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One of the greatest feelings I have experienced was becoming completely debt-free in April 2015.
I was incredibly proud of achieving this feat just 4 years after hitting my financial low, clawing my way back up from being $850k in debt and having just finalized a brutal divorce that left me financially crippled.
It was liberating knowing that the money that I was bringing into the household was no longer being siphoned away to service debt and letting others profit from me.
In the lender-borrower financial spectrum, I had felt strongly that it was always preferable to be on the lender side.
It therefore may seem a bit strange that I have recently started changing my views about debt.
Traditionally debt has been broken down into two categories, good debt and bad debt.
Good debt is debt incurred to obtain assets that will in turn generate cash flow.
Mortgages on rental properties or loans obtained to start or maintain a business typically qualify as good debt.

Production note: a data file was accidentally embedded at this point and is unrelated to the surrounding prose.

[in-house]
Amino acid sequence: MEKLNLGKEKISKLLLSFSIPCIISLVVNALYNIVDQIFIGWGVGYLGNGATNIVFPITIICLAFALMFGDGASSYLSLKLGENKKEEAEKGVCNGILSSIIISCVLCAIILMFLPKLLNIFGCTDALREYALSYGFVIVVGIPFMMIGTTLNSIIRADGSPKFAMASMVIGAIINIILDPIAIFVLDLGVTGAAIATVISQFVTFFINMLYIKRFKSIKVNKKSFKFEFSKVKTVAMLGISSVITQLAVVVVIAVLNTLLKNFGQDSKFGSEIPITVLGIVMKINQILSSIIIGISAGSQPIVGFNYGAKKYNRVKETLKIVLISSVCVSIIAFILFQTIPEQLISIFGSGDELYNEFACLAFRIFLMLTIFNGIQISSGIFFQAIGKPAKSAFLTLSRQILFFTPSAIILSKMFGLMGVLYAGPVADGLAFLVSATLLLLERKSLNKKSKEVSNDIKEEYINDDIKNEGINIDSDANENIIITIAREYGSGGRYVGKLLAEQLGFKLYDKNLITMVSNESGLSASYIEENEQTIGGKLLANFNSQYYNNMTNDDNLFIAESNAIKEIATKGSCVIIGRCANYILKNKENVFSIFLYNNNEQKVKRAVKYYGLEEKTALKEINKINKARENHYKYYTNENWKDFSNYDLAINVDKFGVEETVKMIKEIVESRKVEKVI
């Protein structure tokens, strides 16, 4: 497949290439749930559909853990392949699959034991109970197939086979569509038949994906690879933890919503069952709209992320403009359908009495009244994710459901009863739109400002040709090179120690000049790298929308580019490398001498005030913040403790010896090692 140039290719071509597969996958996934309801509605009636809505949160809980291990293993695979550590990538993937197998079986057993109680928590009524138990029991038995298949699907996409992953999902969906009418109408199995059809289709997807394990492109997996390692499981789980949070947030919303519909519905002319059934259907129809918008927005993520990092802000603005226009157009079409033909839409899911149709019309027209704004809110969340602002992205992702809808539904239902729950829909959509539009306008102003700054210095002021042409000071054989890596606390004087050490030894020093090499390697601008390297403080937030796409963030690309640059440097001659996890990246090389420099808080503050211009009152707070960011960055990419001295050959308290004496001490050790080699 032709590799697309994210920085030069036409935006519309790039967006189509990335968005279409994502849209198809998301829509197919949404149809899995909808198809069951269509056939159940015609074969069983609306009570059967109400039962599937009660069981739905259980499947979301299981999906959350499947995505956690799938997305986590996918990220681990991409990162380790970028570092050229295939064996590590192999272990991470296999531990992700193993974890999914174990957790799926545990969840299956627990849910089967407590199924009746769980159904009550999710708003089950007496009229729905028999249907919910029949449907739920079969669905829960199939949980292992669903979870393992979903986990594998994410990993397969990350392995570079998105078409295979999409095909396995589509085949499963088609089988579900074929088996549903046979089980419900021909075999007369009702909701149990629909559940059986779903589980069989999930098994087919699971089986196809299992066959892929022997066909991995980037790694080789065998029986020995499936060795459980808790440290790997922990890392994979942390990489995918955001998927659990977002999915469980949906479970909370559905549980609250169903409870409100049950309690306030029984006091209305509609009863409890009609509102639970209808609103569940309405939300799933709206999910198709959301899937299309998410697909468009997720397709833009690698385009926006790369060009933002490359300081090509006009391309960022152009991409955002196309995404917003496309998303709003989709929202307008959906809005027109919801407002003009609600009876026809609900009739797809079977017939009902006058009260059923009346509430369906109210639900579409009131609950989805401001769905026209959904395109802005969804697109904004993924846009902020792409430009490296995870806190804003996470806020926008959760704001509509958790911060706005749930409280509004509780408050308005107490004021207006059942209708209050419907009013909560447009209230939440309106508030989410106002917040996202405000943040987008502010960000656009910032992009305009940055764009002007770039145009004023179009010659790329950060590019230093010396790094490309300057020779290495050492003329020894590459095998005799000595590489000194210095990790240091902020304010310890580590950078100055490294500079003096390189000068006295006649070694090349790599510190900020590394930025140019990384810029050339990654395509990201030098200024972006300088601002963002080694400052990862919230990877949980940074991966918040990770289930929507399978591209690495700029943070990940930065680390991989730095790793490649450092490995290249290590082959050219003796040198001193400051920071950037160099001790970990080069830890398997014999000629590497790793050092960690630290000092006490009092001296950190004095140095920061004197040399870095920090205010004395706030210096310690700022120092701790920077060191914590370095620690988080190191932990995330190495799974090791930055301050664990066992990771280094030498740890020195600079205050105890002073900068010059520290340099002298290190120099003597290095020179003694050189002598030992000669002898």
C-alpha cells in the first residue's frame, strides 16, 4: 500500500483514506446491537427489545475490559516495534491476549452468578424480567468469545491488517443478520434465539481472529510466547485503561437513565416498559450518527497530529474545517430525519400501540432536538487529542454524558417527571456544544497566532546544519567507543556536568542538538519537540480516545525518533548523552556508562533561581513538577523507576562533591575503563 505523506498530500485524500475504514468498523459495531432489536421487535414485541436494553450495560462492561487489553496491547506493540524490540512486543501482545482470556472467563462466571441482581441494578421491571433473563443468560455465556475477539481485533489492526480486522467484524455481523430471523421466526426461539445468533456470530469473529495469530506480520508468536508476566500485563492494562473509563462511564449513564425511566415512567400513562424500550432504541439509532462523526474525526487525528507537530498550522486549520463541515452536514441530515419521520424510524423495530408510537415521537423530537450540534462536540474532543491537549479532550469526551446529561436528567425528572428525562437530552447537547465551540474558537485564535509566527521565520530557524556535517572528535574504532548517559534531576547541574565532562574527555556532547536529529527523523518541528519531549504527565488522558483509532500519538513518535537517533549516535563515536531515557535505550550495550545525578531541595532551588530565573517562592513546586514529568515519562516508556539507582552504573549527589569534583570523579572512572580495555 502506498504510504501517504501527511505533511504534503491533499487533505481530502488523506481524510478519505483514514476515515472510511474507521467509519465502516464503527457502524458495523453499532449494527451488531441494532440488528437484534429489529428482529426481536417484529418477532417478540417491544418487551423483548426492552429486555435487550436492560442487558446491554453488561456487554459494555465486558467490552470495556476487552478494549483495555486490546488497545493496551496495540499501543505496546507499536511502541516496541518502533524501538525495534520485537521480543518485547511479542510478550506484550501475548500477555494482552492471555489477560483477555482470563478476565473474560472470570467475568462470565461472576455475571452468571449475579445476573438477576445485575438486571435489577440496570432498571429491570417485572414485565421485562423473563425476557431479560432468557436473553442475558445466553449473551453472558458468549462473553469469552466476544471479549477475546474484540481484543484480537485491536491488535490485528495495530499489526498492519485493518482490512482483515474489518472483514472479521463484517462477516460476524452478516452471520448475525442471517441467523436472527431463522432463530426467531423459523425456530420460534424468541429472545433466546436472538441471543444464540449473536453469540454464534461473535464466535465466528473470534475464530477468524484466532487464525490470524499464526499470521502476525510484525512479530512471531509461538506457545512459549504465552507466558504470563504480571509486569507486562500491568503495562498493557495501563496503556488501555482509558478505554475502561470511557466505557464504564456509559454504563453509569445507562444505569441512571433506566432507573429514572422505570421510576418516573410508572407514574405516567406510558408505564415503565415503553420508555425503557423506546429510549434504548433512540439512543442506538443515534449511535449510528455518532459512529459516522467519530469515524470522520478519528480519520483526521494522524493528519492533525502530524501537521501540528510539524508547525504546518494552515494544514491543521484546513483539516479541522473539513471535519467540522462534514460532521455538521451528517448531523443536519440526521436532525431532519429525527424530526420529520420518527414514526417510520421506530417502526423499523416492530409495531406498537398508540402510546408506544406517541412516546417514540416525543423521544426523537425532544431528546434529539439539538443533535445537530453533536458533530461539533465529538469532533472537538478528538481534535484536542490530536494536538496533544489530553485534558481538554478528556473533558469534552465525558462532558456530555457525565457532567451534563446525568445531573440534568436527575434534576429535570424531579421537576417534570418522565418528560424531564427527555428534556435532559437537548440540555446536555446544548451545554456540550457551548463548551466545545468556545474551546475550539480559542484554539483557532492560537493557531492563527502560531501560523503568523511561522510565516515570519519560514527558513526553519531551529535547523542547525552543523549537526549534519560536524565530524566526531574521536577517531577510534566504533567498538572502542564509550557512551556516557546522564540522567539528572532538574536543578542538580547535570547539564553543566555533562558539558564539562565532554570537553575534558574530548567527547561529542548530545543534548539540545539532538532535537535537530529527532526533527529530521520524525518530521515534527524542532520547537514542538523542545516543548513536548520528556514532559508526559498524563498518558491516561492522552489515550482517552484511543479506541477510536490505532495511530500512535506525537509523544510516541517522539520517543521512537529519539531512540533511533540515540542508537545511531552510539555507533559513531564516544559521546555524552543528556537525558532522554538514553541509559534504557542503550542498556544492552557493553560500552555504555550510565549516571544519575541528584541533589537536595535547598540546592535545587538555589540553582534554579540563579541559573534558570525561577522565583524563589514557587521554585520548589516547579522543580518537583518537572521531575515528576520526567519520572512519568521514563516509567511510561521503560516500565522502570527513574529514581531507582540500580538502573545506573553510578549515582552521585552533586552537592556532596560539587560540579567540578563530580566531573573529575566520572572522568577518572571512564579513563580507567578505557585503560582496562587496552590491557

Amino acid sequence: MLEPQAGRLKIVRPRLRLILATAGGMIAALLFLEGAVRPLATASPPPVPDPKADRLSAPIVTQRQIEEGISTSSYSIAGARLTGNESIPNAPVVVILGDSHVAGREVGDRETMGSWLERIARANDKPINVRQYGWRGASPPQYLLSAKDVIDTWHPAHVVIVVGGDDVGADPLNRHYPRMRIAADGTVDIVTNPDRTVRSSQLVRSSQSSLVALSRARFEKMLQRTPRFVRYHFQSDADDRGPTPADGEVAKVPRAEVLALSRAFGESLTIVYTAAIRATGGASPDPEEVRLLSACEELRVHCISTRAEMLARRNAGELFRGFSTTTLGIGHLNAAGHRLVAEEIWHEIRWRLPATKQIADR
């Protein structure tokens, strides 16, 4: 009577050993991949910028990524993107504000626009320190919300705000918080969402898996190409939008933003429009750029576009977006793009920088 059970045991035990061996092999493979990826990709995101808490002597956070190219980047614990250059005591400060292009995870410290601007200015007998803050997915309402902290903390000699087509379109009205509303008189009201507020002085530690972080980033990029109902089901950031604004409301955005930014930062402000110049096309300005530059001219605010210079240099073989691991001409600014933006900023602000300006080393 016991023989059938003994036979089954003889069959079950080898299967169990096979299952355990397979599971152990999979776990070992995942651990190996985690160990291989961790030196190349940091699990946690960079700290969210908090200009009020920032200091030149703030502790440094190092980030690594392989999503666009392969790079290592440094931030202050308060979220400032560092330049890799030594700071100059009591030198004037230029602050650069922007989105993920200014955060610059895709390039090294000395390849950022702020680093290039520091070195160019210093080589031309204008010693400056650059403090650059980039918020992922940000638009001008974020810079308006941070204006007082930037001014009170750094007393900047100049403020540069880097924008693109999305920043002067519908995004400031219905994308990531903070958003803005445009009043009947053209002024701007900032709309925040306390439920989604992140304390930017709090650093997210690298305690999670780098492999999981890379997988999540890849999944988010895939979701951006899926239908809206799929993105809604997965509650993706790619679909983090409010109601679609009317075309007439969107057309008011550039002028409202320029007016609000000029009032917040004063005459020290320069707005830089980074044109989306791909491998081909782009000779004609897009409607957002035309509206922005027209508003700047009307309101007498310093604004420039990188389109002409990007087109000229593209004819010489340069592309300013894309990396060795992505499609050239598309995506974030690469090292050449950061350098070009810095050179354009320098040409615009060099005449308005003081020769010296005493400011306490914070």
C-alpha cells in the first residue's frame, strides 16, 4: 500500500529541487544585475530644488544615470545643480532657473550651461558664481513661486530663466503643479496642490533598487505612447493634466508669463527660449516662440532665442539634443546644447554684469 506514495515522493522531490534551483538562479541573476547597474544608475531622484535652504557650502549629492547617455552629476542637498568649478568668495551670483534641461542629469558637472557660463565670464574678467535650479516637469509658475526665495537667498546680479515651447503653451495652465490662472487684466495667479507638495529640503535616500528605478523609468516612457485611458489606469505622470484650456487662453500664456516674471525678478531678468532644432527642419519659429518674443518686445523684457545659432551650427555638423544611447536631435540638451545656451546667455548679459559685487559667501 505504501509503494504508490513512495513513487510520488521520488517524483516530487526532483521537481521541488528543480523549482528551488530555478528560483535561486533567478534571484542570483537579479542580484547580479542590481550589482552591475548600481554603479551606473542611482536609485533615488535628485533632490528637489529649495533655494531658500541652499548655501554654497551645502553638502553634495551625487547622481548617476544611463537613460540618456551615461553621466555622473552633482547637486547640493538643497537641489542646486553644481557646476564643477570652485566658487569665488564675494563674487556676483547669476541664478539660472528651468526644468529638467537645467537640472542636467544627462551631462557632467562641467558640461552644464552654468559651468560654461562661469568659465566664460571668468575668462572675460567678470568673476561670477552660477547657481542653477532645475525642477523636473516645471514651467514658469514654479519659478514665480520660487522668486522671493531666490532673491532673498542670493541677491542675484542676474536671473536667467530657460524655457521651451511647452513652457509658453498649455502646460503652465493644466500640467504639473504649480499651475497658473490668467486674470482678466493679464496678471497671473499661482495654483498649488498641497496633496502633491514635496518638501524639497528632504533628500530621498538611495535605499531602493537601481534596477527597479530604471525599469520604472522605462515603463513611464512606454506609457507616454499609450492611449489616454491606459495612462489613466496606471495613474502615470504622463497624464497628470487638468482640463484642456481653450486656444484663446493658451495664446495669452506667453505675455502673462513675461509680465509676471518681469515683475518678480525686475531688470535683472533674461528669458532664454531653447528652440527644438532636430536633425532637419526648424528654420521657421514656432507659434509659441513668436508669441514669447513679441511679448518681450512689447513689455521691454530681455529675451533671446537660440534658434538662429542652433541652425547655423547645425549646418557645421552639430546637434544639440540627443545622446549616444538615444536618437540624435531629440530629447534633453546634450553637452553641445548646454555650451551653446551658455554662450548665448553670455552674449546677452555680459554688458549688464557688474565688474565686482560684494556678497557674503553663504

Even student loans can be considered good debt if the degree earned can generate cash flow that outweighs the cost of the debt (medical school debt certainly falls into this category (for now)).
Bad debt, typically known as consumer debt, is debt incurred to buy items that tend to depreciate with time.
These items are not expected to bring positive cash flow to the borrower and are typically a liability on the balance sheet.
The debt debate.
When I first decided to pay down my 30 year fixed (5.625% APR) mortgage I came across numerous articles that suggested I would be better served to put that money into the stock market/investments instead.